The developers revised the social housing content upwards to 856 roughly 16% of the overall private development. No truth in the rumour that men in black, riding motorbikes, have been seen 'lamping' the proposed site at night, removing any traces of Great Crested Newts .....noooooo!
Councillors were told that a number of routes in and out of the development, would be factored in rather than just the A15, and that Fletton Parkway would be widened to make it a more attractive route for traffic to come in and out of Peterborough. But as previously reported, we now know the Fletton Parkway is beset with problems as the cash strapped council now has to unexpectedly find another £3-£5 million - depends on who you believe - for its current road widening debacle ).
The proposal for Great Haddon development were submitted by O & H Properties and also includes a PROPOSED district centre with shops and restaurants. Needdless to say Park Farm[Heritage Park] was supposed to have shops and a pub but ended up with an 'East German style' block of flats and a private kiddies nursery. No Shops No Pub, No Heart and all on Cllr Turnips watch! You really could not make this up!
Three primary schools and a secondary school are proposed. Clearly not recognising the future national demographic will see the majority of resident population over 65 years old!
The opening date for the development is unconfirmed but could be another 15 years away if at all!
Richard Donnell, director of research at Hometrack, said: “House price growth at a city level looks set to converge further in the first half of 2015 as high growth markets continue to slow and lower growth markets start to see growth plateau. Pent-up demand has fed back into the market in the last two years, supported by record low mortgage rates, but mortgage approvals have weakened in the last five months with a knock on impact on house price growth.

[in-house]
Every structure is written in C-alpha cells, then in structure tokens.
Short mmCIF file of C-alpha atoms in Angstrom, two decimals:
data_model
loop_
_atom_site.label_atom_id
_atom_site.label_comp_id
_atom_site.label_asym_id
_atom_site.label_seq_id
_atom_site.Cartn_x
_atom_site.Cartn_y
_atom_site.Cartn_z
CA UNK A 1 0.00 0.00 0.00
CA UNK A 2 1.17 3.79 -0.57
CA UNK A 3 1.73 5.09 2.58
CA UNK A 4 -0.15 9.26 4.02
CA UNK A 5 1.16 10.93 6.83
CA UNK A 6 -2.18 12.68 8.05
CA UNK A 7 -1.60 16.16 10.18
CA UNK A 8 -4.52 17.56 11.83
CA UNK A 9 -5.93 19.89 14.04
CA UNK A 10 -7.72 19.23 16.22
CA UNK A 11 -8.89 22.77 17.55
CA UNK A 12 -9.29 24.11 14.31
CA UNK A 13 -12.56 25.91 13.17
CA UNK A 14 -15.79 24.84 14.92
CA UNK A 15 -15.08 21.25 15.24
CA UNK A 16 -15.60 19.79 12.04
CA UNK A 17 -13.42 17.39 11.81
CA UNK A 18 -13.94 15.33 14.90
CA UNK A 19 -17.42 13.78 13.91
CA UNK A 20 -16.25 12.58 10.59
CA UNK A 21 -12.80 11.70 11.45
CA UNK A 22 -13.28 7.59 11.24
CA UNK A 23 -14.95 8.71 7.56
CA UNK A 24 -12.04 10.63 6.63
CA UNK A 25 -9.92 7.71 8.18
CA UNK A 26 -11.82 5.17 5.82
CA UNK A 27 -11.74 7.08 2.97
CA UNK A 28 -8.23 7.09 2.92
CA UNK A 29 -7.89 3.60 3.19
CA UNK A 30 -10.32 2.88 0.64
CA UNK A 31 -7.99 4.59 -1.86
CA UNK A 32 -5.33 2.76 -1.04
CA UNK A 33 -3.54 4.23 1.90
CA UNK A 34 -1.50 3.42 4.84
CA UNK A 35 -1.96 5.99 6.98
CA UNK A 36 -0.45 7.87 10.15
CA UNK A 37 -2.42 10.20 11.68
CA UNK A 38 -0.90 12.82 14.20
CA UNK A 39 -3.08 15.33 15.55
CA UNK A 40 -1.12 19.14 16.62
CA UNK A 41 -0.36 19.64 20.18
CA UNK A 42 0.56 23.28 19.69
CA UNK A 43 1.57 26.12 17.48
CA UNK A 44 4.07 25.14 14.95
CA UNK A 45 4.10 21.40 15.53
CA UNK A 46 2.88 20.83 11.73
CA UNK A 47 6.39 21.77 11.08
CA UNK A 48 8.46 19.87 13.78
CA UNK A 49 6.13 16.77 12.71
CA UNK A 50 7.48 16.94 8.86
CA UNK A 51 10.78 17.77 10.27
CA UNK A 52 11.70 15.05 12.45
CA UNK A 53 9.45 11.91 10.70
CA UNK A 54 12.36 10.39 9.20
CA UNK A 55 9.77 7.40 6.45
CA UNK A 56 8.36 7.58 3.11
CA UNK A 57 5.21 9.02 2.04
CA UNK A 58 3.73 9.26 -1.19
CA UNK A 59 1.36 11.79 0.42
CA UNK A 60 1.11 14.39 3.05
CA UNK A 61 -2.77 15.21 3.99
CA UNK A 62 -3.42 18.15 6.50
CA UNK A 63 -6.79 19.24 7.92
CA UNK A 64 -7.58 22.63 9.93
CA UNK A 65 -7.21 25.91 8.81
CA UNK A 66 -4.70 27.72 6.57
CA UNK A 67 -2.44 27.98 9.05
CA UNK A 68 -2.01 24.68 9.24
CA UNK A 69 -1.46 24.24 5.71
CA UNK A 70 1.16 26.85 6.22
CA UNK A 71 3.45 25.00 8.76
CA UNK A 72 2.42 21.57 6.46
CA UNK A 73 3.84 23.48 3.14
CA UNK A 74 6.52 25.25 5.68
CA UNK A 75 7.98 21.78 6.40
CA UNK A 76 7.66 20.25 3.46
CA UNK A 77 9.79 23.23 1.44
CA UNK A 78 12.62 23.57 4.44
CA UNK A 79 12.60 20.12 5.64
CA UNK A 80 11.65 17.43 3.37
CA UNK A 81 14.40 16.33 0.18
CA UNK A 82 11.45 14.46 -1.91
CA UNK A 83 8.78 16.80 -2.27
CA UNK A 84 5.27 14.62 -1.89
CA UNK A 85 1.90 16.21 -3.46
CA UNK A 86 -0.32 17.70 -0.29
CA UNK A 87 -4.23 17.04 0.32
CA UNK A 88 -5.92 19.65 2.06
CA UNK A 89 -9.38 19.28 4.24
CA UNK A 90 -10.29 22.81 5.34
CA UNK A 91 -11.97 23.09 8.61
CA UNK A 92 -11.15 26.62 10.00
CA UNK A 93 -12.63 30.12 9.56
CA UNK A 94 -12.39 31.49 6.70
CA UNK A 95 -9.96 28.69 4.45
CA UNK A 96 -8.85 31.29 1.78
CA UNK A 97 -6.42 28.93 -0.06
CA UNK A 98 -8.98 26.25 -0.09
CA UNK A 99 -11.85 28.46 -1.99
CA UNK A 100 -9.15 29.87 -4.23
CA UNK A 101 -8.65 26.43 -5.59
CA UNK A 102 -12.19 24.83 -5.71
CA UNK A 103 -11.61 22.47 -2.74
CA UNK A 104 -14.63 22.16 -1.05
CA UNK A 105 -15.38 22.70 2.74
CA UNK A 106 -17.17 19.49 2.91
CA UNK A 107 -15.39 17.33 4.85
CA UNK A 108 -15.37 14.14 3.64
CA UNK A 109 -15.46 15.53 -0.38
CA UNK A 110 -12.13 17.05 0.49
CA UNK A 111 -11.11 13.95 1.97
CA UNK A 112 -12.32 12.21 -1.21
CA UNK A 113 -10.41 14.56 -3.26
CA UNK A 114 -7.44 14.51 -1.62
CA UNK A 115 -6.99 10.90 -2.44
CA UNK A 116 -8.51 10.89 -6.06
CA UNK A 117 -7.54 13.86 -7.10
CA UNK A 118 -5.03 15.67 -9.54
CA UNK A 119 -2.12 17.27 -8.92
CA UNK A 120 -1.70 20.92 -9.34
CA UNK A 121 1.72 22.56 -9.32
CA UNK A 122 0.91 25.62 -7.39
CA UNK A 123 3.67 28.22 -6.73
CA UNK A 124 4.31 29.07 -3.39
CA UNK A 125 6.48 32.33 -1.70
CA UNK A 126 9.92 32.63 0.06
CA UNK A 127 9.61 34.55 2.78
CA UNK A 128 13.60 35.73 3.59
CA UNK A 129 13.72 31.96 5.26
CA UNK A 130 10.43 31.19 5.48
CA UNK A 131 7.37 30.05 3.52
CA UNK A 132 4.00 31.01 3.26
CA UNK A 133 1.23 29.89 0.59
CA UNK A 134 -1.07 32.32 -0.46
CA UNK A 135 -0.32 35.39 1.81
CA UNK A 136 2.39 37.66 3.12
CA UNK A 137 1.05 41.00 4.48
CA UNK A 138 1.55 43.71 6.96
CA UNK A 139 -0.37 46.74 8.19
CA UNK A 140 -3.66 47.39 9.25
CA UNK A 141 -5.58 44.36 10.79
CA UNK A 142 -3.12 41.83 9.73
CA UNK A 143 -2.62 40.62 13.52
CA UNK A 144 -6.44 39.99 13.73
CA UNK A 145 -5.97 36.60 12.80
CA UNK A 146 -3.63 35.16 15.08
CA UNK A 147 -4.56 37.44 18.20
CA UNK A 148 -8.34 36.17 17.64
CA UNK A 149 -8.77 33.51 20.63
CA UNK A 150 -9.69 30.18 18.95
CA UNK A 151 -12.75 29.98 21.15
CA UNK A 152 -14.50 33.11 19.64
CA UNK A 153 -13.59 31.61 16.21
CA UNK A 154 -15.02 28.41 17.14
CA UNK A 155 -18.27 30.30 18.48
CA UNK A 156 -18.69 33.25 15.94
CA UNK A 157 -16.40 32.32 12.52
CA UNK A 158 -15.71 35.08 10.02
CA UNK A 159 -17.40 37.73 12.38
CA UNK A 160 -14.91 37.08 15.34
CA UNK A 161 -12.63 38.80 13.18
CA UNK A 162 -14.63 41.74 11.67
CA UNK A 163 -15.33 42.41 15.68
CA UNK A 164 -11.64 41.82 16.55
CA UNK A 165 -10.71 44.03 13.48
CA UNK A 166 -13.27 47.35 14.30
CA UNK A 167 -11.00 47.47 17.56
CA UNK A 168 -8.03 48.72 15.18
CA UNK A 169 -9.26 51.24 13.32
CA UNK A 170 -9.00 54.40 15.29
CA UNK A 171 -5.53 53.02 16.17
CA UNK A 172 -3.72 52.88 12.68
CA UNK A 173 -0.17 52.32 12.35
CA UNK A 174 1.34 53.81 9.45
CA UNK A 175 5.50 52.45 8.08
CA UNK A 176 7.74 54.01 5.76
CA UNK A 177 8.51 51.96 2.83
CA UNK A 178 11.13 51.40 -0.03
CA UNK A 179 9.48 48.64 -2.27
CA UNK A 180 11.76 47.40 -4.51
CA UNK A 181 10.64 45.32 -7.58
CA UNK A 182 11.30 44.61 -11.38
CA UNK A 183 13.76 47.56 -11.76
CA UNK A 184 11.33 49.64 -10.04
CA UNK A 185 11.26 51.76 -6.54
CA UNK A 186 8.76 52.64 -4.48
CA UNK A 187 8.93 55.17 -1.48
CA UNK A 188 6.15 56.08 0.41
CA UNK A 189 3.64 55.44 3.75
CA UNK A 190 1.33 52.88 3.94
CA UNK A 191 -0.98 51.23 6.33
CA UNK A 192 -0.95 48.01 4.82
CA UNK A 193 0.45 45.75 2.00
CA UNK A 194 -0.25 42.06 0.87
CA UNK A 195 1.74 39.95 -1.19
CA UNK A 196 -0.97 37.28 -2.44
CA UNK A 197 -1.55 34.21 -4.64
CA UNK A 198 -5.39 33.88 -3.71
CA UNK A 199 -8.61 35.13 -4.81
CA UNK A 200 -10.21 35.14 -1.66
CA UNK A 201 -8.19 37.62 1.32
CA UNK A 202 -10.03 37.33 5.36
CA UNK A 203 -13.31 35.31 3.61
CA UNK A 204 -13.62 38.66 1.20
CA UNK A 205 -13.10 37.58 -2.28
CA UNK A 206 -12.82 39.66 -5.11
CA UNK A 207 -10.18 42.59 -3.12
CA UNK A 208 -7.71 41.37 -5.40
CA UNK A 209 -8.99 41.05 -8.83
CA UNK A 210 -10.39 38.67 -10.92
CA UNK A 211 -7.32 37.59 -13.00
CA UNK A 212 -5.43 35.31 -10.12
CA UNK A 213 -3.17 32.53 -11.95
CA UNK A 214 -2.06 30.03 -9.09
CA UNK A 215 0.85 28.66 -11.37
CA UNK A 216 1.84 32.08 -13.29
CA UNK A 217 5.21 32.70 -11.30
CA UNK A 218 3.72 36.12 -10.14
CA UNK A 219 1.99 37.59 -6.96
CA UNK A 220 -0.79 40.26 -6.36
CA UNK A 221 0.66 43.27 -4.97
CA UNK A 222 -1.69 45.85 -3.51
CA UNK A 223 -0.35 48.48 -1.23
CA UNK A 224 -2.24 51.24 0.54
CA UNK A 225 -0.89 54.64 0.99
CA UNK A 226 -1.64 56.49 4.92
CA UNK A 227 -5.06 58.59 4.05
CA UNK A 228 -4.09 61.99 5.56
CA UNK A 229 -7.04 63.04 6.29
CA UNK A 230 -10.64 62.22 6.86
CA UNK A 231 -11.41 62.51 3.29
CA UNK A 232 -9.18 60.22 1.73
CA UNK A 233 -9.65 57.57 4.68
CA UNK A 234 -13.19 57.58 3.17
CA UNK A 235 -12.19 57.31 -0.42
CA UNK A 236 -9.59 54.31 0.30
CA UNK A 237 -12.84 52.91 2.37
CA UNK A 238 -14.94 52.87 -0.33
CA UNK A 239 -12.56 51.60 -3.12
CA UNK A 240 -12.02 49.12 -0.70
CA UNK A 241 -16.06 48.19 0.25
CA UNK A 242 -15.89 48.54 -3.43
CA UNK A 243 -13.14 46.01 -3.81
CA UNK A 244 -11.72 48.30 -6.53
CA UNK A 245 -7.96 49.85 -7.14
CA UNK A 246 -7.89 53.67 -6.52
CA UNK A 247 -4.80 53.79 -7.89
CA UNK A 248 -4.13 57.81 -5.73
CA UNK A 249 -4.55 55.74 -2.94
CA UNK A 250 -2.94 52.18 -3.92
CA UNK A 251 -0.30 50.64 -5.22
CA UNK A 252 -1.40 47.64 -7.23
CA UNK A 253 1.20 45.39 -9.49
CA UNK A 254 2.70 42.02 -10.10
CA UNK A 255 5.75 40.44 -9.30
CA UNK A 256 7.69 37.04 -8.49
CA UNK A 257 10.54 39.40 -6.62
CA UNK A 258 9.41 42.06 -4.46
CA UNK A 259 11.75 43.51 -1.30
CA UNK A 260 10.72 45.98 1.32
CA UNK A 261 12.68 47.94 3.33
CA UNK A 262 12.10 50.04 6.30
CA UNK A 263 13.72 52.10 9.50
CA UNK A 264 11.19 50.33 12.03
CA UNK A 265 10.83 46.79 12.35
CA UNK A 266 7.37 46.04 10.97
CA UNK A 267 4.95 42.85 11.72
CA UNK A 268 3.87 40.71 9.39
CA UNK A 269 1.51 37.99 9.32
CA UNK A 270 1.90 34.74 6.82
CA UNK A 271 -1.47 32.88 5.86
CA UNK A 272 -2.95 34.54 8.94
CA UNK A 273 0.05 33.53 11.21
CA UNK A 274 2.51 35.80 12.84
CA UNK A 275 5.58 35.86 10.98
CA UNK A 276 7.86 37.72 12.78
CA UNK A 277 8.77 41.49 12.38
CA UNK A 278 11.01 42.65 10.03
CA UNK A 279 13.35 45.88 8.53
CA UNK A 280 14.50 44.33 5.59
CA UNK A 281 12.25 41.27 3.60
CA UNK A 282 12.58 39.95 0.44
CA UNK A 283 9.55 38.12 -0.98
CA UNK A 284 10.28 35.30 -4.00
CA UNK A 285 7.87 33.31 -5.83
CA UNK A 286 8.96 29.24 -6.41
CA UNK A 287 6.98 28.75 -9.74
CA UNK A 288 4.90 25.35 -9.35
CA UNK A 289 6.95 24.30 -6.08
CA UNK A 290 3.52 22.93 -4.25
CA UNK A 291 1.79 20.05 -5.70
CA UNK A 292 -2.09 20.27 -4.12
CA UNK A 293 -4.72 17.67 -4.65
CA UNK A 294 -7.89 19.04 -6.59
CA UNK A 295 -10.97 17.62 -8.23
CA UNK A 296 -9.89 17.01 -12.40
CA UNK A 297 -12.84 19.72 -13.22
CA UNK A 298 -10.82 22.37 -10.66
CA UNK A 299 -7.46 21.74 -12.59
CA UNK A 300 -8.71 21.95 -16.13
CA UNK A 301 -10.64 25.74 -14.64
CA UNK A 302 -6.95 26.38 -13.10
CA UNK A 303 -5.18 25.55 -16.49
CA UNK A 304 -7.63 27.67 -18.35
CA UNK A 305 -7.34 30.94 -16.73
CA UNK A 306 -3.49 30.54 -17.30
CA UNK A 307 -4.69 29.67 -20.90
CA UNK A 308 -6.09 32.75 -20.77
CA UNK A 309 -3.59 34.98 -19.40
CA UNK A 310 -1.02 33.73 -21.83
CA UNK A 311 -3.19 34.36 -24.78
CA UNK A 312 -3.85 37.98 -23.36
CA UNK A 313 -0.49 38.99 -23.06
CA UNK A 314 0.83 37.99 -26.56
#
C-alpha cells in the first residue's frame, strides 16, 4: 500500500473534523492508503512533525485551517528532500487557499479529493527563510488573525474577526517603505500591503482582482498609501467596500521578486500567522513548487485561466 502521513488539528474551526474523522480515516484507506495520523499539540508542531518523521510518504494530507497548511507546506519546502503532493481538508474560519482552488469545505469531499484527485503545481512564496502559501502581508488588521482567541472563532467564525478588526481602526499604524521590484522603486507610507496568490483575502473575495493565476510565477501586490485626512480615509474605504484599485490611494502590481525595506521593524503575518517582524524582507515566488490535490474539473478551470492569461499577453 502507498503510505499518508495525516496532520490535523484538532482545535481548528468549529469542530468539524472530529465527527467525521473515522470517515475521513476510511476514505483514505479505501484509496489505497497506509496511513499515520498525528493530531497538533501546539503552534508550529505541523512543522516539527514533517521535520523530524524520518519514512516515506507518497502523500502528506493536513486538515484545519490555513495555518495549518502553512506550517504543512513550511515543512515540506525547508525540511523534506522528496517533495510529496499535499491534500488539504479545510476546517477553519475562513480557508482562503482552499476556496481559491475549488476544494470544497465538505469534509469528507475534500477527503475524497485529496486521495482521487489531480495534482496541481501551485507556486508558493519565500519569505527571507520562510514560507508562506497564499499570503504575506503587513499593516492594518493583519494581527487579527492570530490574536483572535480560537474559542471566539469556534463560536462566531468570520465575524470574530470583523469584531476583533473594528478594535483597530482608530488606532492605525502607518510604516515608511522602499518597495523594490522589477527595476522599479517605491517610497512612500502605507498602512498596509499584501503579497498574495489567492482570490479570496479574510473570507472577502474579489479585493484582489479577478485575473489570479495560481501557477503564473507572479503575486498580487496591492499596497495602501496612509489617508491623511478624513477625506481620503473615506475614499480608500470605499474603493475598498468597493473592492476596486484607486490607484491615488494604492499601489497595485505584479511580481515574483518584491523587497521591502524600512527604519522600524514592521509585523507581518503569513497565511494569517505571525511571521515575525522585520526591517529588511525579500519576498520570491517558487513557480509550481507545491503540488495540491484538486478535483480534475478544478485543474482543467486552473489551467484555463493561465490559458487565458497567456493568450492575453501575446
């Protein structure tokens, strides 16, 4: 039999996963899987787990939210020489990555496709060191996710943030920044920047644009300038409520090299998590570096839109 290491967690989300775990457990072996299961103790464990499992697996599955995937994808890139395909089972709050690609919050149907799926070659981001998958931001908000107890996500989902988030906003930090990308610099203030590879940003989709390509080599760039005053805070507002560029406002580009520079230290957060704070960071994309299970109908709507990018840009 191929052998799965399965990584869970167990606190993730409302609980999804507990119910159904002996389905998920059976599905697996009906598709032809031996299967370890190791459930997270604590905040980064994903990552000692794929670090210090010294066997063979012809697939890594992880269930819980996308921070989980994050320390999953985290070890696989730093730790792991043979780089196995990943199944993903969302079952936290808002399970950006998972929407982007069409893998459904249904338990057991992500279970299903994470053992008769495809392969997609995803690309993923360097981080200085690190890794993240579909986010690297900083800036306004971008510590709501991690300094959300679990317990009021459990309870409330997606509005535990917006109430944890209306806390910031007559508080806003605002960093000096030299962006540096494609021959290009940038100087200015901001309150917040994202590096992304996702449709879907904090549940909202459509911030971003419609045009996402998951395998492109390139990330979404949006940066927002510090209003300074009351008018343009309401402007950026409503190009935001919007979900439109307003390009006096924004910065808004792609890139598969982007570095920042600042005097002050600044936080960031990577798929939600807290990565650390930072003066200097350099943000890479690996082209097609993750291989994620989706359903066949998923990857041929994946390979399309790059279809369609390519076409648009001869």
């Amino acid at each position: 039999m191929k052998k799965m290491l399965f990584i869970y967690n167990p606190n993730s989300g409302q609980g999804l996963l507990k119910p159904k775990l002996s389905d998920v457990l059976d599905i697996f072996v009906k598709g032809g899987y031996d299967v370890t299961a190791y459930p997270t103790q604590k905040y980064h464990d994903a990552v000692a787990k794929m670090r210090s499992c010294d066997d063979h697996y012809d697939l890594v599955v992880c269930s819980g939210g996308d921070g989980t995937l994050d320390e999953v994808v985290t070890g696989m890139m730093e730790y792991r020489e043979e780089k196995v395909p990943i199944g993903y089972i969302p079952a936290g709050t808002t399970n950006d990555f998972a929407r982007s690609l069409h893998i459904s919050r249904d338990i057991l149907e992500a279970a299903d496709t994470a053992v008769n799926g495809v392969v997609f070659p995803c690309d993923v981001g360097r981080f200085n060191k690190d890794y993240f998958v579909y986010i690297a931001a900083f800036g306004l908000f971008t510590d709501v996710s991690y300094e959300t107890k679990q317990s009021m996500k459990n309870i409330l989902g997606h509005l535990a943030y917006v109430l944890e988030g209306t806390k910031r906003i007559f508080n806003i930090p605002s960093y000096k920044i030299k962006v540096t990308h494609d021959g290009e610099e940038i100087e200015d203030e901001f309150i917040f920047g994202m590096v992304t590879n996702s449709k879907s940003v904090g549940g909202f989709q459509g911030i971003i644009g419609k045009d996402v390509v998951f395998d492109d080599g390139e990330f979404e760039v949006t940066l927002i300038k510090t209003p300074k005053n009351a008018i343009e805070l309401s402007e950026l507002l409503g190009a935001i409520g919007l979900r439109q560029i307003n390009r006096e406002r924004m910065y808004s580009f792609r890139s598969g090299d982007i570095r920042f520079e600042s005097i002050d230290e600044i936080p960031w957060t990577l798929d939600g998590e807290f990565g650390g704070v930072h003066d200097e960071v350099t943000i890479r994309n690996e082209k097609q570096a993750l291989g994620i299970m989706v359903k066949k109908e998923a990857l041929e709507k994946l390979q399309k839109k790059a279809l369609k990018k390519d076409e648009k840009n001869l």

Low mortgage rates are making housing look affordable but it is the willingness and ability of households to borrow, against the background of greater mortgage regulation, which will most influence the housing market in 2015.”
There are now two distinct groups of cities – those cities that are accelerating off a low base after years of either static or falling prices and those that have enjoyed strong house price recovery over the last two years and where house prices are starting to slow on cooling demand and affordability constraints.
Overall 11 cities registered an acceleration in house price inflation over the second half of 2014, led by Edinburgh, Aberdeen and Glasgow where demand for housing has been boosted post the referendum result. Newcastle, Leicester and Liverpool have also seen the rate of growth continue to rise off a low base in 2014 H2 with house prices in these cities 9%, 2% and 15% below their 2007 levels.
Slower growth in housing demand, tougher mortgage checks and affordability factors are behind the slowdown in these cities where house prices have bounced by as much as 55% from their 2009 lows in recent years.